uploads/2016/11/Employees-in-the-Manufacturing-Sector-1.jpg

Is Donald Trump ‘Manufacturing’ Facts about US Manufacturing?

By

Updated

Misinformation about US manufacturing

370 economists have published a letter discouraging voters from voting for Donald Trump and have taken exception to the idea that he has been propagating about the state of US manufacturing (XLI) (IYJ). According to them, he has “misled” people in telling them that manufacturing activity in the country has declined.

These economists hold that “The location and product composition of manufacturing has changed, but the level of output has more than doubled in the U.S. since the 1980s.”

Article continues below advertisement

Employment in manufacturing

Another aspect on which these economists disagree with Donald Trump is employment in the manufacturing sector. The graph above shows that the number of employees in manufacturing has fallen. This is what Donald Trump says as well.

However, the 370 economists who have signed the letter say that this argument is false. They say that “manufacturing’s share of employment has been declining since the 1970s and is mostly related to automation, not trade.”

They have also tried to discredit his claim that he wants to champion the cause of people formerly employed in the manufacturing sector on the grounds that he hasn’t outlined any plan to help such workers move on to the service sector. They say that “Instead, he has diverted the policy discussion to options that ignore both the reality of technological progress and the benefits of international trade.”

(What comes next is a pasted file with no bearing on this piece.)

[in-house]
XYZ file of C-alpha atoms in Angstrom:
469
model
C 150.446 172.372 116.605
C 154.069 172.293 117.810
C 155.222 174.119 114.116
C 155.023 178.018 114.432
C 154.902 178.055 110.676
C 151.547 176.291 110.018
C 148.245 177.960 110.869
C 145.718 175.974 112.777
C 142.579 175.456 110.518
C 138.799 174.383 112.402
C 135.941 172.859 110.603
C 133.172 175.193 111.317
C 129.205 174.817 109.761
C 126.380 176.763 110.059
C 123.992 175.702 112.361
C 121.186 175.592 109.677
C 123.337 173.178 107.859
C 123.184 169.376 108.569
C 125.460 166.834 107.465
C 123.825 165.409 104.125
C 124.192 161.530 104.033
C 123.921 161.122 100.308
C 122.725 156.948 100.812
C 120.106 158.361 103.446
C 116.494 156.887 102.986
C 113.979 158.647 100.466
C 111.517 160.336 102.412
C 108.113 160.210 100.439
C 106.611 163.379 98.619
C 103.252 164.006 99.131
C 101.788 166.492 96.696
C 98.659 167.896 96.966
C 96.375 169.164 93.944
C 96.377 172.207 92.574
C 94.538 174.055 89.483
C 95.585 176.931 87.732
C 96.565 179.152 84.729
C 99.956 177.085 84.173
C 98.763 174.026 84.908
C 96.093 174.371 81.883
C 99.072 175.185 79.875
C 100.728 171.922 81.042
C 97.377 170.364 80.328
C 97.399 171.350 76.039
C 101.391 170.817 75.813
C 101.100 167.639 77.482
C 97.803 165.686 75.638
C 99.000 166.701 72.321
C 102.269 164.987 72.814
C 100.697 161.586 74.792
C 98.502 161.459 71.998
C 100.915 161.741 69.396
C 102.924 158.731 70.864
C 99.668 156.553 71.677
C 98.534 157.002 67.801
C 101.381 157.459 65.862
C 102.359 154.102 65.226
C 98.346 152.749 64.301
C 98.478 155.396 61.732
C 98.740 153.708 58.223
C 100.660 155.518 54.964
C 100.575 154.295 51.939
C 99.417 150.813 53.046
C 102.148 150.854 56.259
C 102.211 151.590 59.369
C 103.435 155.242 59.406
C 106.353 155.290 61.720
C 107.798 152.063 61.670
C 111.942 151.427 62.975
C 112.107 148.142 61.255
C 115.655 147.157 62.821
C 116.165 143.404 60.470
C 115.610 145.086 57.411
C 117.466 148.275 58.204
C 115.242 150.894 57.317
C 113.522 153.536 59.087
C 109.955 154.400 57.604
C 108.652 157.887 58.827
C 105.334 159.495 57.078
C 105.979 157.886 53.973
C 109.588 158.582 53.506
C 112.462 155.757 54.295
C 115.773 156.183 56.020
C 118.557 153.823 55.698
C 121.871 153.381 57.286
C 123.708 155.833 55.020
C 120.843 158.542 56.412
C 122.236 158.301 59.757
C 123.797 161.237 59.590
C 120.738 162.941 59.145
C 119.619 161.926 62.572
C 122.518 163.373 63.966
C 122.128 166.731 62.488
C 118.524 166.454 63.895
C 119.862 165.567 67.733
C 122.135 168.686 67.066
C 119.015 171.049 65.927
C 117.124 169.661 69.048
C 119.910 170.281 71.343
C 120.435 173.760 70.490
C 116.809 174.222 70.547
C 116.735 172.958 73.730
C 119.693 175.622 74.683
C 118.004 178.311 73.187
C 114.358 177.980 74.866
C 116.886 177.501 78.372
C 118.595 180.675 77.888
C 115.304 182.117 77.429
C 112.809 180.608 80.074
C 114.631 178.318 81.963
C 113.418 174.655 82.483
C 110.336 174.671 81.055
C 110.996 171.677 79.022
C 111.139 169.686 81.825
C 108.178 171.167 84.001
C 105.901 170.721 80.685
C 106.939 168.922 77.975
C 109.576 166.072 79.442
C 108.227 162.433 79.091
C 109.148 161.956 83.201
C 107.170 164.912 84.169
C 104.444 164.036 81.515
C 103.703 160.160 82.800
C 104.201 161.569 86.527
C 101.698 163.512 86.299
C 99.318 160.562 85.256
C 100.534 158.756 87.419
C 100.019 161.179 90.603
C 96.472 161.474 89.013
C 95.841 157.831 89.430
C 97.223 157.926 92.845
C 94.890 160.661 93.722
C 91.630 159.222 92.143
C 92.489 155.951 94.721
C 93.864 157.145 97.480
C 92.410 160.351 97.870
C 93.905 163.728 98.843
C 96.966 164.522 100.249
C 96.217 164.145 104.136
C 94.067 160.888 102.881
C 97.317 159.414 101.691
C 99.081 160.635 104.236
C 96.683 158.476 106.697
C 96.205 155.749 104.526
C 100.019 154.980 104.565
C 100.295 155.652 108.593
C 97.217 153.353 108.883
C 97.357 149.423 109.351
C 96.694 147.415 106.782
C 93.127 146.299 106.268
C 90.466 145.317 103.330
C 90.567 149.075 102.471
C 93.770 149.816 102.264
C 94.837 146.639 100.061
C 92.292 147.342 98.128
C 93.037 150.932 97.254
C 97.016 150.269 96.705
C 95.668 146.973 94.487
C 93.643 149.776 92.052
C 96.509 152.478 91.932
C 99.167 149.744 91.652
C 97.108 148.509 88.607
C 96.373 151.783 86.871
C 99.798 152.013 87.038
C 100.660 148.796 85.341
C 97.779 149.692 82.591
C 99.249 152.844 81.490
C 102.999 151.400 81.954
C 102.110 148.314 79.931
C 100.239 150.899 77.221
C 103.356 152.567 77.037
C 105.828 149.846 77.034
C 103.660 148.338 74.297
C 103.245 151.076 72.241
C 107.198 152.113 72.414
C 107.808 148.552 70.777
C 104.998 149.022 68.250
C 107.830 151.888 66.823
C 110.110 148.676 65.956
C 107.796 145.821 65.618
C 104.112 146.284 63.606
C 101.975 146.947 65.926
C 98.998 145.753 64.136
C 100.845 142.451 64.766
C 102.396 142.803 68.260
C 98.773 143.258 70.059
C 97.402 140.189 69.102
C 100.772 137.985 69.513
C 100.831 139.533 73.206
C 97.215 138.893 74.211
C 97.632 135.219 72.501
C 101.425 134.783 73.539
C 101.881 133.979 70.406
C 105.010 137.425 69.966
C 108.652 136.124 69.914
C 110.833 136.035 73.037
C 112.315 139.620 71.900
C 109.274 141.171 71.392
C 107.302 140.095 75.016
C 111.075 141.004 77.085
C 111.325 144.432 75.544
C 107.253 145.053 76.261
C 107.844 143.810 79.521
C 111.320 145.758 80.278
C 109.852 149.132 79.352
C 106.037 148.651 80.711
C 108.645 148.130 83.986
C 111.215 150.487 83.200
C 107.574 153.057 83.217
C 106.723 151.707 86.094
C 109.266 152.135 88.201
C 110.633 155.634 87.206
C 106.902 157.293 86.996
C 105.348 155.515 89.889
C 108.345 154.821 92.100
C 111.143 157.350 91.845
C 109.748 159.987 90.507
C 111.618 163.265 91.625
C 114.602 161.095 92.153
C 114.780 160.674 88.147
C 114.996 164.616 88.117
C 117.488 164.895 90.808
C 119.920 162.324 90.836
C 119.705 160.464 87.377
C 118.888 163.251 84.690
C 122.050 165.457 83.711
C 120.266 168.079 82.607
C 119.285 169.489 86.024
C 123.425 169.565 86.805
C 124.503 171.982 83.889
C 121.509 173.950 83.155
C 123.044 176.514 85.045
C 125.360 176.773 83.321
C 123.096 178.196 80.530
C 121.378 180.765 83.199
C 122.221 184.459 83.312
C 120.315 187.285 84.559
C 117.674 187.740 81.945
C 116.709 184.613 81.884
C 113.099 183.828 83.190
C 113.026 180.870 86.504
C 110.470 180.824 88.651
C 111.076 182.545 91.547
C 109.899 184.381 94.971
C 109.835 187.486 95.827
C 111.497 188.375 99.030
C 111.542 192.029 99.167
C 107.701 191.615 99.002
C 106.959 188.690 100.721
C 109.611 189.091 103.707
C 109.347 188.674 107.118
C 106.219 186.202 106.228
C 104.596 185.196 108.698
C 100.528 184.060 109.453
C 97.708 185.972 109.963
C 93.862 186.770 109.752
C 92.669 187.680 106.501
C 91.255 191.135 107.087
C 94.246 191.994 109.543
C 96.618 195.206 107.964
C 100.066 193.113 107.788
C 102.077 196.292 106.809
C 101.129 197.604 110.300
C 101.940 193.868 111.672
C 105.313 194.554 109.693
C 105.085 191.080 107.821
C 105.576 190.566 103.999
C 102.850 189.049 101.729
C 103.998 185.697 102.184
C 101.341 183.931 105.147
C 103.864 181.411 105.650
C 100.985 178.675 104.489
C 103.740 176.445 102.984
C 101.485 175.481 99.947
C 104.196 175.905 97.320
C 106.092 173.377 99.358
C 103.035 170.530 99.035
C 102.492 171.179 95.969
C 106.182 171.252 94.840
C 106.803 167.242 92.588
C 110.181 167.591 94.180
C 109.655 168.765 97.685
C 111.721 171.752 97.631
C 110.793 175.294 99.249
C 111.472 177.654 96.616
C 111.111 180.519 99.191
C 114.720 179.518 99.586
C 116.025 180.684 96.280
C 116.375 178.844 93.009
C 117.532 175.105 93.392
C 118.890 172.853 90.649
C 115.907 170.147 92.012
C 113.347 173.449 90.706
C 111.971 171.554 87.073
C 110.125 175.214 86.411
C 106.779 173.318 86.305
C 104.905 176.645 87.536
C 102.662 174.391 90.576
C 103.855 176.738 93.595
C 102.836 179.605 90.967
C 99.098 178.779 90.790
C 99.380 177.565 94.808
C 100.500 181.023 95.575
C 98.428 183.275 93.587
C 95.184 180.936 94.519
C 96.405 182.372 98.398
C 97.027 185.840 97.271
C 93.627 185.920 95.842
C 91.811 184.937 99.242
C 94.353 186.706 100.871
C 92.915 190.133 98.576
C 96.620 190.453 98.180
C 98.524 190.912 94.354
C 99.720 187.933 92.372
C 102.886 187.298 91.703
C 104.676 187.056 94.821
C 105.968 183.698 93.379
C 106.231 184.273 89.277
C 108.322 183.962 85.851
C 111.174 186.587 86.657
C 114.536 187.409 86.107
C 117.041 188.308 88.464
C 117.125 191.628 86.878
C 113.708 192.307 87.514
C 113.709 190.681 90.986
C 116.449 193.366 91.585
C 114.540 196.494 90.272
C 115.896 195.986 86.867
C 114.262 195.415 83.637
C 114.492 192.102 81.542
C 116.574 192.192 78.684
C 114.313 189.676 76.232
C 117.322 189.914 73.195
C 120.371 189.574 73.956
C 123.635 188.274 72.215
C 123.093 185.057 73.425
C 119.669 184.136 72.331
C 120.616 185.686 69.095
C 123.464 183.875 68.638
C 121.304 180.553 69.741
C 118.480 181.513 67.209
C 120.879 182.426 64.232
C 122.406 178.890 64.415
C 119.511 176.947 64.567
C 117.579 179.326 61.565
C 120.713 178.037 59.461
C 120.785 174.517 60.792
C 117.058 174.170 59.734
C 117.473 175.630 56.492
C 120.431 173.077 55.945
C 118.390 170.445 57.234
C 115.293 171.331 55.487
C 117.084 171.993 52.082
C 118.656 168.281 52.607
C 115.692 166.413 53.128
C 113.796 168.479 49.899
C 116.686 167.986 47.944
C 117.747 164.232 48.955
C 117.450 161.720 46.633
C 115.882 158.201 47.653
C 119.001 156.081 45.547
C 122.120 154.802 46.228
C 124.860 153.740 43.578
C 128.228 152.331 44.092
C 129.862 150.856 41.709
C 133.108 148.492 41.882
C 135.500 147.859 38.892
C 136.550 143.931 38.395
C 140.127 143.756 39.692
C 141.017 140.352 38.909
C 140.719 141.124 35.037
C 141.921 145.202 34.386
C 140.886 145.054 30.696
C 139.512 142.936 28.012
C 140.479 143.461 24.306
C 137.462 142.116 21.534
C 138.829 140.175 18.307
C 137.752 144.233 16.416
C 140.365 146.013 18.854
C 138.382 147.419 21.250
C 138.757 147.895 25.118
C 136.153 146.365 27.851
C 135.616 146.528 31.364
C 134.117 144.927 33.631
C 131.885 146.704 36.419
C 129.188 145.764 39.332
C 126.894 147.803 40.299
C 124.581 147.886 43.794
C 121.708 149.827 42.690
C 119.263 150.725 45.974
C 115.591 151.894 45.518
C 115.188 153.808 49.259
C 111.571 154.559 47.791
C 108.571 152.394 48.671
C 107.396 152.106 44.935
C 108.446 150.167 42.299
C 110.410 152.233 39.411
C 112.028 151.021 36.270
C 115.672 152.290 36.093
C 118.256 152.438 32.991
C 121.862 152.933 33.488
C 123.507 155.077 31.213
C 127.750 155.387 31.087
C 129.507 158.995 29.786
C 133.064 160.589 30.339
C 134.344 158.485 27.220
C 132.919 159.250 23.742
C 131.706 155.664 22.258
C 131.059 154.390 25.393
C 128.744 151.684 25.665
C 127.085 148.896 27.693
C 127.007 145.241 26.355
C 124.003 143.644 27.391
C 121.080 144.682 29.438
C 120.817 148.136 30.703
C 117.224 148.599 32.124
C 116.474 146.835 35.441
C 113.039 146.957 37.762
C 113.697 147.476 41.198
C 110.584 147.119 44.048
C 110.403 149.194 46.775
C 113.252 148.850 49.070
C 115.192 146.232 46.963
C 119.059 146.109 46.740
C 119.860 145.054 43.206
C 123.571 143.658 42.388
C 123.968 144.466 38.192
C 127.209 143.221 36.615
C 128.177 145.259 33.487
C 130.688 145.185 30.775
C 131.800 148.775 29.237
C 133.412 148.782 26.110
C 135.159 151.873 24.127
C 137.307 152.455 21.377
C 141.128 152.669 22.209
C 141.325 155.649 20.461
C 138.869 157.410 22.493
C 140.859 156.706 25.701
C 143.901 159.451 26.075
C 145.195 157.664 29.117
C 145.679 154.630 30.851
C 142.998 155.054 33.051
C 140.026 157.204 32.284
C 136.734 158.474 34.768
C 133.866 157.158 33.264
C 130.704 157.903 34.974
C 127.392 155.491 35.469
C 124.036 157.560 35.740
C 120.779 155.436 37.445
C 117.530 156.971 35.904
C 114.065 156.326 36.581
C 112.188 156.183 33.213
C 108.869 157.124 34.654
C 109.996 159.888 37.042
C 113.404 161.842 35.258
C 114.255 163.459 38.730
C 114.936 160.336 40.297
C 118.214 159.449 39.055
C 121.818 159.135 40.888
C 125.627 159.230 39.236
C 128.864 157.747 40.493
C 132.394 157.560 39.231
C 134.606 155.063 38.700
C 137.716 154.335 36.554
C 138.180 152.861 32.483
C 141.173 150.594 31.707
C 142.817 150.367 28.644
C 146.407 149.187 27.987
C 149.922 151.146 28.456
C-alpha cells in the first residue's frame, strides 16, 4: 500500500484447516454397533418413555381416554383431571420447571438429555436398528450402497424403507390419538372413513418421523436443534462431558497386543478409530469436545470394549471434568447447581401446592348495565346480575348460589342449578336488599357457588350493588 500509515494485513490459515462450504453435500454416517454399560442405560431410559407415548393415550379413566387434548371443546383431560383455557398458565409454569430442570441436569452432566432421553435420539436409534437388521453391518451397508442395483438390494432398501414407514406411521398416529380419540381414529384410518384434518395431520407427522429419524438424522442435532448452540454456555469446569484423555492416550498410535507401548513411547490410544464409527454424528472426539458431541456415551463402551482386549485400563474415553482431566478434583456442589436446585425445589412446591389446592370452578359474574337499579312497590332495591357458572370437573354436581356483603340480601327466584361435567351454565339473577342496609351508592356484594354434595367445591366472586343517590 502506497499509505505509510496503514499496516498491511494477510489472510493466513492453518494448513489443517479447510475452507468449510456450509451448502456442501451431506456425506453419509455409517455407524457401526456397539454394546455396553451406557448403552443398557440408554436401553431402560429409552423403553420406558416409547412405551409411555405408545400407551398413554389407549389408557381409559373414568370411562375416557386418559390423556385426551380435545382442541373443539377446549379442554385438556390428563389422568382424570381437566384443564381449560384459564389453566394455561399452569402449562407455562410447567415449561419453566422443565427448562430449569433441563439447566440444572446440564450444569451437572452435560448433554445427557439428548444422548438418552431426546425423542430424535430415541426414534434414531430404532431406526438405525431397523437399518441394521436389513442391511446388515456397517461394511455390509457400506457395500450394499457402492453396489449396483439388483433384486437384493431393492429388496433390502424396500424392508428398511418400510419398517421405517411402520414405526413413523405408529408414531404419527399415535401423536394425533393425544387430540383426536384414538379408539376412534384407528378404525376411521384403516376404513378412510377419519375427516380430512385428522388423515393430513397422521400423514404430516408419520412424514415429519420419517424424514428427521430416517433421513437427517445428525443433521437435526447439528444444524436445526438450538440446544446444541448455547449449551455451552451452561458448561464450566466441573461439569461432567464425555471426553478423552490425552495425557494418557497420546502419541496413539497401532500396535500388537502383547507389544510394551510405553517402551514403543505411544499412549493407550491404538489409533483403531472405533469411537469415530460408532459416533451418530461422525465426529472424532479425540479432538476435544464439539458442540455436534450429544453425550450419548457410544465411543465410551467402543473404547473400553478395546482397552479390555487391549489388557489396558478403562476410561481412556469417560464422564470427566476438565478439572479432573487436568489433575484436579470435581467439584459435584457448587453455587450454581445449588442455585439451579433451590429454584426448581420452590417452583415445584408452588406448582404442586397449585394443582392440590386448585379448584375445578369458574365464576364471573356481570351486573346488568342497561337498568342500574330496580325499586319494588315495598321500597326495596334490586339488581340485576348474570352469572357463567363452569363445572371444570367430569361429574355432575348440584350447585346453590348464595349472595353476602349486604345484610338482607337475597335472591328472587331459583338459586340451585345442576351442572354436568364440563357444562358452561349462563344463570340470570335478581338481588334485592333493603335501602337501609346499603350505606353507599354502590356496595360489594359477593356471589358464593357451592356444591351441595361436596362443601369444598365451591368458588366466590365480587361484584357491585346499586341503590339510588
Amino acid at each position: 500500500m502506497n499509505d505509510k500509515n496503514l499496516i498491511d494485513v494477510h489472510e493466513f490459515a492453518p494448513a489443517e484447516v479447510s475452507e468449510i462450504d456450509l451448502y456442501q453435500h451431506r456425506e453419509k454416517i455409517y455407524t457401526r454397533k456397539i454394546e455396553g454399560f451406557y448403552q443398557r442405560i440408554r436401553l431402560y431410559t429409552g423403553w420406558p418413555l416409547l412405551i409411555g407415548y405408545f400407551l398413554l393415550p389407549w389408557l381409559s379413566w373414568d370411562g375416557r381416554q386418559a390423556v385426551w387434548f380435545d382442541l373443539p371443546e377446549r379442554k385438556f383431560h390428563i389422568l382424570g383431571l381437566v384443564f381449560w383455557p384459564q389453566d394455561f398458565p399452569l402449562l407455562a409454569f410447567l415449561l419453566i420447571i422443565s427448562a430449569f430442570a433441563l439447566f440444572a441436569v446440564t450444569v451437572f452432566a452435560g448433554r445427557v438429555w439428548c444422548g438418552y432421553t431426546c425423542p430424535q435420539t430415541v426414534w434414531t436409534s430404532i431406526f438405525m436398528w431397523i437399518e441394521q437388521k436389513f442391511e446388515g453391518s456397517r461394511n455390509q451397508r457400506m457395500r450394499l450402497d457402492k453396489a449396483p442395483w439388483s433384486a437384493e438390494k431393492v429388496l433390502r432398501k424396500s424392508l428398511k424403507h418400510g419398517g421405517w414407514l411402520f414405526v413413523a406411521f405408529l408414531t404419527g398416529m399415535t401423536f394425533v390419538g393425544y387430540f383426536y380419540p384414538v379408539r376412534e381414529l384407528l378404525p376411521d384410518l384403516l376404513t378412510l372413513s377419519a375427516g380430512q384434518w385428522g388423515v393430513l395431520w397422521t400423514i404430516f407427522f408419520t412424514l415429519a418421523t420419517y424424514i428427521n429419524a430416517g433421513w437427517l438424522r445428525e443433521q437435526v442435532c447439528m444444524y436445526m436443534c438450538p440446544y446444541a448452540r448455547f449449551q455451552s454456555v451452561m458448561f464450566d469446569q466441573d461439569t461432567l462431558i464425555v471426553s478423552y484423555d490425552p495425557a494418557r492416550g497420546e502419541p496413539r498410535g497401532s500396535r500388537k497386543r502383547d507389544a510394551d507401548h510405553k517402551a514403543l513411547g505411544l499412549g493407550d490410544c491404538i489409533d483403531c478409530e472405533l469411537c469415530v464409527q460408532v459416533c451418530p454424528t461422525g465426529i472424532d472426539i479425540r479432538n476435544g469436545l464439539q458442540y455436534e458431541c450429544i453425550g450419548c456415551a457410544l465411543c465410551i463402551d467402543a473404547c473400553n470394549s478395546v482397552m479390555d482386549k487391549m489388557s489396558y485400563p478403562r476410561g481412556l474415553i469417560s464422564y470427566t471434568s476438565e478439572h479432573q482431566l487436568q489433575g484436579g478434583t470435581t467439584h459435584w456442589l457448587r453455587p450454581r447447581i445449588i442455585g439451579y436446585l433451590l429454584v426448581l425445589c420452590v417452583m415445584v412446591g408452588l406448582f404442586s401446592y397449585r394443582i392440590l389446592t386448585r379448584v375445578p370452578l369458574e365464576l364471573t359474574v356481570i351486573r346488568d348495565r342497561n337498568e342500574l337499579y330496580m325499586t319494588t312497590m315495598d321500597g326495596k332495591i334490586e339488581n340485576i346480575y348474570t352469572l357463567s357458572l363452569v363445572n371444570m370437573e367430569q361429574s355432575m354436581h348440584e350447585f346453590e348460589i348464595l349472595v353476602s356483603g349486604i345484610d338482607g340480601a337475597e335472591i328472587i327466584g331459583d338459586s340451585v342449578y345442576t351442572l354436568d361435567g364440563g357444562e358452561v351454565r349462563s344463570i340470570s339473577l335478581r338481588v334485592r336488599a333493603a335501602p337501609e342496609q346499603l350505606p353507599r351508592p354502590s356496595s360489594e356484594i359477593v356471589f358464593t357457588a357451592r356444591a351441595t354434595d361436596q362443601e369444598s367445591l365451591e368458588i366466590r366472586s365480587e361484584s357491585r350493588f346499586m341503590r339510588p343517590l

Appealing to emotion, not fact?

It seems that Donald Trump’s arguments regarding US manufacturing are an attempt to emotionally appeal to voters who have lost jobs due to the changing dynamics of the sector. However, his views lack credence due to the absence of any concrete plan to get the manufacturing sector going the way he sees it. For now, he seems happy with pointing out the shortcomings without providing a solution.

Manufacturing has been a sore spot for the US economy, and apart from the XLI, it also impacts the SPDR Dow Jones Industrial Average ETF (DIA) and the SPDR Utilities Select Sector Fund (XLU). Stocks of companies such as 3M (MMM), Boeing (BA), and United Technologies (UTX), which are common holdings among industrial-focused ETFs (XLI) (DIA), are directly attached to the fortunes of the sector.

The 370 economists have also taken exception to Donald Trump’s ideas regarding fiscal and primary deficits. Let’s look at those arguments in the next article.

Advertisement

More From Market Realist